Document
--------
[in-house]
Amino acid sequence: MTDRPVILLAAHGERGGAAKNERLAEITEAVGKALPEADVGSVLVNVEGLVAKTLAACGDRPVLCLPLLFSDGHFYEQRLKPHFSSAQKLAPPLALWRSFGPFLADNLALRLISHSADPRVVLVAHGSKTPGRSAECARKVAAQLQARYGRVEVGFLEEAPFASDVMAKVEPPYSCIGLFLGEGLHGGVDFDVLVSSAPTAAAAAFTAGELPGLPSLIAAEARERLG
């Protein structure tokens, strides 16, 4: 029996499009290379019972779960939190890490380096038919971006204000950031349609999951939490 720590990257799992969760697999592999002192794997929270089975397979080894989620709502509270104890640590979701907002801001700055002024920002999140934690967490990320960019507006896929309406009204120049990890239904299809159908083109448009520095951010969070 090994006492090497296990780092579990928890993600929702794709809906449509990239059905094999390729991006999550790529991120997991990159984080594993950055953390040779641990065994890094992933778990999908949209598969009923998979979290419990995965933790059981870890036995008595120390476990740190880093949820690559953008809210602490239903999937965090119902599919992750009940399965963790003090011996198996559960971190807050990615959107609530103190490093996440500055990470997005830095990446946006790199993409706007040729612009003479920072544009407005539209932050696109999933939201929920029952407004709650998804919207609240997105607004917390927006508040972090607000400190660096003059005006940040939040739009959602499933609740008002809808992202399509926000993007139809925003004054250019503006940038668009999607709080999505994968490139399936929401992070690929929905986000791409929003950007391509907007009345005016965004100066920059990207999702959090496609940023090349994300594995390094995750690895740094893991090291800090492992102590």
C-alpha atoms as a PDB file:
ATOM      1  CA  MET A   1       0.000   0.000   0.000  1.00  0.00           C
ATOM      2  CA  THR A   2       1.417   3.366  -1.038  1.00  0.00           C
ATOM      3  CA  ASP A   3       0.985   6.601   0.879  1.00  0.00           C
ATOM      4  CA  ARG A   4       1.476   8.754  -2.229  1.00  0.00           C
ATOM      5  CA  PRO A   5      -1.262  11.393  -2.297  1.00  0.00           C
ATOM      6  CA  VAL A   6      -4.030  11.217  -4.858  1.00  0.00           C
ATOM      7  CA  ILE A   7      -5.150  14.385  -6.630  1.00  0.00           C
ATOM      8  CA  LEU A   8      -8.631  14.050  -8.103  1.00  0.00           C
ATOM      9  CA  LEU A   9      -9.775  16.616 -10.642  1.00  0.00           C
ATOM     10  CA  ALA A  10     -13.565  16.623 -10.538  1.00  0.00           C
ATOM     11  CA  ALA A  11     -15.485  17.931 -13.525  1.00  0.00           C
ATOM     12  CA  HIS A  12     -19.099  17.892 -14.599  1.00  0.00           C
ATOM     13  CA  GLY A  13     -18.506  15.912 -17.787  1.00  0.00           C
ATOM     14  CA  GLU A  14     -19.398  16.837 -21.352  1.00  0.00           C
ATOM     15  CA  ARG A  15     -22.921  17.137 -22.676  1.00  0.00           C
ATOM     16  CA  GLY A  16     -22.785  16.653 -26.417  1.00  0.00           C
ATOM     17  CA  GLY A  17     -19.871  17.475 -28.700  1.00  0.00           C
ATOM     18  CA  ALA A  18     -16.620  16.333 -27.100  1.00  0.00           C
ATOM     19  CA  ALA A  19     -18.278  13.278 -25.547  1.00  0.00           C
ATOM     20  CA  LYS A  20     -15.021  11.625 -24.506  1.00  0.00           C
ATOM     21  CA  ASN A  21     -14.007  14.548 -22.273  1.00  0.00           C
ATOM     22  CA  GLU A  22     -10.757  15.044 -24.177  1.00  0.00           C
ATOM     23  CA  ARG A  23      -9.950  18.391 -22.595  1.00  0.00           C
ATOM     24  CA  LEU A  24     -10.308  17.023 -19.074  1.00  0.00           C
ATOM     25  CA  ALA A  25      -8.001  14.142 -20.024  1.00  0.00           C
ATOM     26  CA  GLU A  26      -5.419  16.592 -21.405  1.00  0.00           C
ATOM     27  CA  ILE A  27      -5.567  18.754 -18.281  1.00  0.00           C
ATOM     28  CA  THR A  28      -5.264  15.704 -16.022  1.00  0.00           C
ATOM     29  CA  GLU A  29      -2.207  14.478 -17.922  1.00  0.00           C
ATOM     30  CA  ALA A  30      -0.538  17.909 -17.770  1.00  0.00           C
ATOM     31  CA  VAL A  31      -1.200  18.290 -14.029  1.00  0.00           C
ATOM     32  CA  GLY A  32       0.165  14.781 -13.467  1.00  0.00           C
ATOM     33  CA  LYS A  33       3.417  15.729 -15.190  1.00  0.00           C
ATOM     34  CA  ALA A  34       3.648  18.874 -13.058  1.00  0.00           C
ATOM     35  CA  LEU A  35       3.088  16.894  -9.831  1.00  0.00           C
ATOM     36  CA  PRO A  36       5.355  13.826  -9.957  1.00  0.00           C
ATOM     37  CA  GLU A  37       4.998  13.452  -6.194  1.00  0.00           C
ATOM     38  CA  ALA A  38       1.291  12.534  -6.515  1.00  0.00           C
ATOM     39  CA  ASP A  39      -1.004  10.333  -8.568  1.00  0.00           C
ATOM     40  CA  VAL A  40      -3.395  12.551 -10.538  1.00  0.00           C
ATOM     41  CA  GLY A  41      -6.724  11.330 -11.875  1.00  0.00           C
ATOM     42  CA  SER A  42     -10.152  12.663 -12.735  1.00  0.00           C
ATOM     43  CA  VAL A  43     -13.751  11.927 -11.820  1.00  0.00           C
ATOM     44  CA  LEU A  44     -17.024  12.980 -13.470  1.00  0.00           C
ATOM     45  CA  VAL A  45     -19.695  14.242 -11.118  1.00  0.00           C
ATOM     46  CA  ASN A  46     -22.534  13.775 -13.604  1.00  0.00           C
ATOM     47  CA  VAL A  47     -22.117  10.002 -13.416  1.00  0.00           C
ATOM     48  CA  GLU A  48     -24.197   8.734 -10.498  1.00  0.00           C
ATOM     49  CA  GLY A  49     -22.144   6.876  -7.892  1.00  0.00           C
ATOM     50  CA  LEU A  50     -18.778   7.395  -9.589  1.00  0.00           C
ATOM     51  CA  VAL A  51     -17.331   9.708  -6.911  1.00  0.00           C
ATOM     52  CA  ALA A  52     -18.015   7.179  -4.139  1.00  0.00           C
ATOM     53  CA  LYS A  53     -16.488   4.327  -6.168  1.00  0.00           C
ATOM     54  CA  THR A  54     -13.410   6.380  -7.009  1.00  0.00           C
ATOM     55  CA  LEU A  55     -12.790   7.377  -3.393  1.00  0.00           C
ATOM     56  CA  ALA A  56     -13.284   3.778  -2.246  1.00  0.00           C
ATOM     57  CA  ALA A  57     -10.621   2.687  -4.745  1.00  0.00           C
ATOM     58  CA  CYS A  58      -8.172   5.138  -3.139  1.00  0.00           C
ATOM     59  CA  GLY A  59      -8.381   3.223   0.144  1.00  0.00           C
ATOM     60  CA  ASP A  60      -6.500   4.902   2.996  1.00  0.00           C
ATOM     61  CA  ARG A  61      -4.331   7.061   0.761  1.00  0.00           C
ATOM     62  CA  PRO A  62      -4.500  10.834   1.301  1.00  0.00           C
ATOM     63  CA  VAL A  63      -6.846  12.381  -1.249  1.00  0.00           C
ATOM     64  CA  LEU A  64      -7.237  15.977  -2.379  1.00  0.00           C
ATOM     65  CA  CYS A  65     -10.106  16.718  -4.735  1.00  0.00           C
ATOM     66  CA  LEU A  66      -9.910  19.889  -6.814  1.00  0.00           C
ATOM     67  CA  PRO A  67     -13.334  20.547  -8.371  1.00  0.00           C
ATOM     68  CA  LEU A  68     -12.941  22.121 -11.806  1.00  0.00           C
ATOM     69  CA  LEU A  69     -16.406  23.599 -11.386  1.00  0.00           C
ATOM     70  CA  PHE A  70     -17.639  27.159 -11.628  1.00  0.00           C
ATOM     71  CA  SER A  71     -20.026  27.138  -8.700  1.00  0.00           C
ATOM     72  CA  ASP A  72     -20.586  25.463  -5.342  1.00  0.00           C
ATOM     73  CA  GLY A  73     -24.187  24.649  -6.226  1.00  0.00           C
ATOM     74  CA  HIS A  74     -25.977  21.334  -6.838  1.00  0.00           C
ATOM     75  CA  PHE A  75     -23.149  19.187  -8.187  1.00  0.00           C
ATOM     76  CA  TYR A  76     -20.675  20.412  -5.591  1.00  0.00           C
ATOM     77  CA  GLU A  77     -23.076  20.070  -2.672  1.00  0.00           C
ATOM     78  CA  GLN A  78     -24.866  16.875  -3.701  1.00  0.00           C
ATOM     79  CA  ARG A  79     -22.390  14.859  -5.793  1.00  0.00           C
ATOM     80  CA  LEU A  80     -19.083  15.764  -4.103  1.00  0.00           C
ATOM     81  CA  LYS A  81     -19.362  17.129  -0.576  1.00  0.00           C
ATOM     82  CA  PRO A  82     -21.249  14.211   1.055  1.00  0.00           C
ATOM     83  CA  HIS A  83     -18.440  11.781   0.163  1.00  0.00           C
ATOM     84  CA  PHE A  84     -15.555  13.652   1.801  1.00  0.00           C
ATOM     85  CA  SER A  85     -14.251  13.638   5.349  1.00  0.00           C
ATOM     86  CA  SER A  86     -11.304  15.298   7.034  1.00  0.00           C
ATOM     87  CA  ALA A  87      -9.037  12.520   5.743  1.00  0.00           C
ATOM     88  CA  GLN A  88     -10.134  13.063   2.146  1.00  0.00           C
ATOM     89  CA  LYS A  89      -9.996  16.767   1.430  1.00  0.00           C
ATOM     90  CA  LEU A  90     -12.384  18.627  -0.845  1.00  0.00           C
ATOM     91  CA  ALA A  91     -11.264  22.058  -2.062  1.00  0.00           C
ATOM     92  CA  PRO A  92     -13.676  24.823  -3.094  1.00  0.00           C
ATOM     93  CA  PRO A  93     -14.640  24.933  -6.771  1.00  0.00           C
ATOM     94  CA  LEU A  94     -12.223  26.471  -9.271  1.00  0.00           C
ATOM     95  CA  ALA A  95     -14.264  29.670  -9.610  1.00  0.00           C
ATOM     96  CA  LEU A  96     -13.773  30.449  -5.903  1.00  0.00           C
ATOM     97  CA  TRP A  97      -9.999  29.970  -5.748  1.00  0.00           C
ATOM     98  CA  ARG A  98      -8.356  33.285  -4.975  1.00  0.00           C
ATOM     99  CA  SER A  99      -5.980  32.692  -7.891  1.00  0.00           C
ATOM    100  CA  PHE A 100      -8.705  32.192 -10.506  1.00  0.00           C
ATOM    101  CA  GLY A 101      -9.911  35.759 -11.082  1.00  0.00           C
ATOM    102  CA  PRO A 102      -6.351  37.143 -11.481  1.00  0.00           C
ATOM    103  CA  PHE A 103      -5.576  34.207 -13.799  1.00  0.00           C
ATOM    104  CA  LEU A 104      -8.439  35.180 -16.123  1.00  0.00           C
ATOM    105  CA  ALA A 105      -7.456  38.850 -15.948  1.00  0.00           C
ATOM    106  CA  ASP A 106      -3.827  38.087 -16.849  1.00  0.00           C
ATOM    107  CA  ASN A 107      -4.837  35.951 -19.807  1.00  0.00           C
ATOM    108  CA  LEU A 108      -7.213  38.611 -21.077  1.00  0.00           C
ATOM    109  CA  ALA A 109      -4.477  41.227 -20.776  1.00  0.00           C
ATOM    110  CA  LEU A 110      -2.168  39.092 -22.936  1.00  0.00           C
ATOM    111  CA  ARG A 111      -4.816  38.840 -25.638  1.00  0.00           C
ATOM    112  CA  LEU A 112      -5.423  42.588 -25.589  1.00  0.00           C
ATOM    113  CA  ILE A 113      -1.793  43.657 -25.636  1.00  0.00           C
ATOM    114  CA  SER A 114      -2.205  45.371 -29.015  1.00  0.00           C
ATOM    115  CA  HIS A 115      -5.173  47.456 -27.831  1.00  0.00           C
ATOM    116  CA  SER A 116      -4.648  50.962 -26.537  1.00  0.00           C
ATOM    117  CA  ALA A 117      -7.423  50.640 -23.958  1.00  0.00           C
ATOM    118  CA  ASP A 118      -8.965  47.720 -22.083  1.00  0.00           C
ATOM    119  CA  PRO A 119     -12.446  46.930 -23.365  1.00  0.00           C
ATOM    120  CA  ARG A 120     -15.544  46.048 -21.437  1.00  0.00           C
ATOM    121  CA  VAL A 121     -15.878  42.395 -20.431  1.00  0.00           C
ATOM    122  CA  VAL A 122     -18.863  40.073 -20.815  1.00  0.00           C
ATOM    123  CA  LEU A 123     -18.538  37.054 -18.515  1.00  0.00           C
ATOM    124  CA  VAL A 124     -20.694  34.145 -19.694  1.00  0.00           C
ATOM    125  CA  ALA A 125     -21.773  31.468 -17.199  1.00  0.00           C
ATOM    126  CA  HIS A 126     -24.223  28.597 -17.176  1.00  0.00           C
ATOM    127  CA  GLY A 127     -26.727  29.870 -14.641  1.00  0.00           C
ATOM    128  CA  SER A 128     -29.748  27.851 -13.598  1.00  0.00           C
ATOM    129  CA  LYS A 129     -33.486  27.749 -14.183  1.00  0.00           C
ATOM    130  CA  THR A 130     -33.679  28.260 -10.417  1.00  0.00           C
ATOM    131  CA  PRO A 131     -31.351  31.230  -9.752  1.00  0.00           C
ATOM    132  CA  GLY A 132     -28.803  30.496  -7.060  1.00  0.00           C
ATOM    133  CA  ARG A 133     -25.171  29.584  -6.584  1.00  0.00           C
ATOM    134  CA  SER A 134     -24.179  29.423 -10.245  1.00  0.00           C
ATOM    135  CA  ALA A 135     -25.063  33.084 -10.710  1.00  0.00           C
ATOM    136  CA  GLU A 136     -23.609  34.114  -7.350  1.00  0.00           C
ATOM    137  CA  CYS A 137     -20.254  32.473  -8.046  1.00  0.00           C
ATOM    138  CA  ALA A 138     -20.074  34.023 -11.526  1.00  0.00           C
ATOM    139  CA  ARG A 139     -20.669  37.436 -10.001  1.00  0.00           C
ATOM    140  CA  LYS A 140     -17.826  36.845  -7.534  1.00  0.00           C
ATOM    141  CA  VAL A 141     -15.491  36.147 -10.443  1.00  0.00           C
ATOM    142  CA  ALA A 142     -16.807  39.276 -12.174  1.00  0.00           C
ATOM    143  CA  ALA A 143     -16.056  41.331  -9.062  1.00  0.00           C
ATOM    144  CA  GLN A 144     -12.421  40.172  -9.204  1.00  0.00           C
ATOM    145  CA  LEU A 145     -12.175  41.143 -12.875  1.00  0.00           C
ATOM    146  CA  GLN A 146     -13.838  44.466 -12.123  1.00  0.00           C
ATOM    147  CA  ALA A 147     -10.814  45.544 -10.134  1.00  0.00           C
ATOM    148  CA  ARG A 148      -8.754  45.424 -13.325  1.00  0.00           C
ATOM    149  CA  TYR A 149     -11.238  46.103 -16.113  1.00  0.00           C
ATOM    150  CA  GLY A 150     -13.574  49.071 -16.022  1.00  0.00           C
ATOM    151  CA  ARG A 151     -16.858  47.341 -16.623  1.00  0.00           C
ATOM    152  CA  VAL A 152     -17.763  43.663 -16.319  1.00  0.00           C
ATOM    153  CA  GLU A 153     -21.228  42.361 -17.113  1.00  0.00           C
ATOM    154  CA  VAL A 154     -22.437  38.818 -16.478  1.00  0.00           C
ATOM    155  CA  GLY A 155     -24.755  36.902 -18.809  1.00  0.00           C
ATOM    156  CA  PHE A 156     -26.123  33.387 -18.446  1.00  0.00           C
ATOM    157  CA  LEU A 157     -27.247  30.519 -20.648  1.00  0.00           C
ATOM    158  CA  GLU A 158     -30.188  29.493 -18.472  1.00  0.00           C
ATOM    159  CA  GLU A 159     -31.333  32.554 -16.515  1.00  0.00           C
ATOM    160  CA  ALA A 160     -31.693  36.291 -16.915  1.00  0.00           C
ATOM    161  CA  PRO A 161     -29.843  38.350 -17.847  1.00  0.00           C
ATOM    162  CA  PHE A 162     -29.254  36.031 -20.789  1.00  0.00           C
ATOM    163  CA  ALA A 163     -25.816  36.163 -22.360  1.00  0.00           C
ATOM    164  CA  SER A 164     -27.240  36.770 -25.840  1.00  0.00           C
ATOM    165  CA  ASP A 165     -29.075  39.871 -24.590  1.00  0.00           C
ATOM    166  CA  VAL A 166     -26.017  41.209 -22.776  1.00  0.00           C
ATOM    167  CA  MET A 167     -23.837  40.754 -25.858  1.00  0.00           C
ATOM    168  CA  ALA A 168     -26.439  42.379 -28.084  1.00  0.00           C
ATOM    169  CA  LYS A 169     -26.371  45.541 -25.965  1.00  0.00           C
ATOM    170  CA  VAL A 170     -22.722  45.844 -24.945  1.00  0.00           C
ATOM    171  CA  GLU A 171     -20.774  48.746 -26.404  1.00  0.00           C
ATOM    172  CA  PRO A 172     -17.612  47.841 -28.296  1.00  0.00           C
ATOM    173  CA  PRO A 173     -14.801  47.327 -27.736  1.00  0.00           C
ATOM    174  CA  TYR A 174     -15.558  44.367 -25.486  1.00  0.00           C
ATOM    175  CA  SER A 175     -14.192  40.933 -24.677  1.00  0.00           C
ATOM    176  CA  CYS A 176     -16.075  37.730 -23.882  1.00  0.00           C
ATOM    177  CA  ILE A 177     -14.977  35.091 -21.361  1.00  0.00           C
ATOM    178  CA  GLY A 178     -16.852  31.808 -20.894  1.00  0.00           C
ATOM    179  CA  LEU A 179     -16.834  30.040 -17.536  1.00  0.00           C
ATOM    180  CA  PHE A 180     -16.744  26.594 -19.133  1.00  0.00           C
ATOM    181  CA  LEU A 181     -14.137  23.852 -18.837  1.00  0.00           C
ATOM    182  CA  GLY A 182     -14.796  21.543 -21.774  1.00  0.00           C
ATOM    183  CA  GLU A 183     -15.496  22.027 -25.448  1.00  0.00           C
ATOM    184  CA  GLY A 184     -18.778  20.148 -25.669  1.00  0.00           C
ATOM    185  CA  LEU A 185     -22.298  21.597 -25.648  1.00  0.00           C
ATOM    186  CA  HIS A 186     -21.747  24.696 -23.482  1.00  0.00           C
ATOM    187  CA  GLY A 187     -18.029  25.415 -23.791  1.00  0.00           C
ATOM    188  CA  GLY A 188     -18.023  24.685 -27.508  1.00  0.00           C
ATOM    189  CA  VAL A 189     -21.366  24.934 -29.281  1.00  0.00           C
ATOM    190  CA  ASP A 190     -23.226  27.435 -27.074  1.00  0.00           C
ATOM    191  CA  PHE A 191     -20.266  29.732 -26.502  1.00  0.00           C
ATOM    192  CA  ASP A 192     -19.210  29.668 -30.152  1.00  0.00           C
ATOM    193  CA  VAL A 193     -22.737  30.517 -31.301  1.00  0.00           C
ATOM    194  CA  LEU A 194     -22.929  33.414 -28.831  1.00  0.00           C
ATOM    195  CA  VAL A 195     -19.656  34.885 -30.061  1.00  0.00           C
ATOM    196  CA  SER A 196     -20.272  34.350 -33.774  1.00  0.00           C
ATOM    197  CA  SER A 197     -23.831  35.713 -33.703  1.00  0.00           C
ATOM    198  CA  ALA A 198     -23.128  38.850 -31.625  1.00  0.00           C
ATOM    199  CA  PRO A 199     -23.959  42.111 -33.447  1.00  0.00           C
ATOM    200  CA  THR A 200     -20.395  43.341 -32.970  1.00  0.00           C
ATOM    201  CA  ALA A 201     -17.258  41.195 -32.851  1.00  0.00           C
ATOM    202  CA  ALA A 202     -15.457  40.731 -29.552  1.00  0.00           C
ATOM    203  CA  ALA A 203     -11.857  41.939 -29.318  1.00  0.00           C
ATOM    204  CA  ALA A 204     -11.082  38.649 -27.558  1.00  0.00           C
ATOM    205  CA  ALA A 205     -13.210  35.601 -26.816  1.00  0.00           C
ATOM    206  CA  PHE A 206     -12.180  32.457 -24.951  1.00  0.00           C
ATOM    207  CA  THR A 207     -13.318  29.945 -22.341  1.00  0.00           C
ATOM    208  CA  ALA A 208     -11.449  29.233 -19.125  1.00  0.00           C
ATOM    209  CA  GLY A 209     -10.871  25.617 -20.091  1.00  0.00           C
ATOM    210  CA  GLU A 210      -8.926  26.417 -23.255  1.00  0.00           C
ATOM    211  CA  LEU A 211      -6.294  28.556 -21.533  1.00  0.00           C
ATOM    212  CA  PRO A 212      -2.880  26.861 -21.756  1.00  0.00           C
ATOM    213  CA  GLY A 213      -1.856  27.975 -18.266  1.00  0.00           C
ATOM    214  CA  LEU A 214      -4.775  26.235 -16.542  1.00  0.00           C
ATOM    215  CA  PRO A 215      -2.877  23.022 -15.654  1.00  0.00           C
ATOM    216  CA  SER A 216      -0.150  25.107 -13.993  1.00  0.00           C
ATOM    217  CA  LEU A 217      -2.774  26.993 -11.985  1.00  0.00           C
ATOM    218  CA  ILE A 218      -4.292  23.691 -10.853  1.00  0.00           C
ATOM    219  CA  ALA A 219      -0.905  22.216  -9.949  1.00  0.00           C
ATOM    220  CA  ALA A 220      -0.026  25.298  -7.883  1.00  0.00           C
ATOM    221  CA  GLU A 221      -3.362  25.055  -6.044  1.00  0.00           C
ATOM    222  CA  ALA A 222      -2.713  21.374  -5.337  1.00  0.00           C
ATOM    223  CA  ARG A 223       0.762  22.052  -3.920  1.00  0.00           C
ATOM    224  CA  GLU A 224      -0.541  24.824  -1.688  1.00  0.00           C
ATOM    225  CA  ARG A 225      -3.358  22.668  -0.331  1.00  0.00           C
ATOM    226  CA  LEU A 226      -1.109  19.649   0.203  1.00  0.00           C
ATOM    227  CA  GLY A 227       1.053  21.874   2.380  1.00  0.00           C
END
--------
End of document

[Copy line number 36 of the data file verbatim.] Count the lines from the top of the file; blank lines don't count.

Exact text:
ATOM     32  CA  GLY A  32       0.165  14.781 -13.467  1.00  0.00           C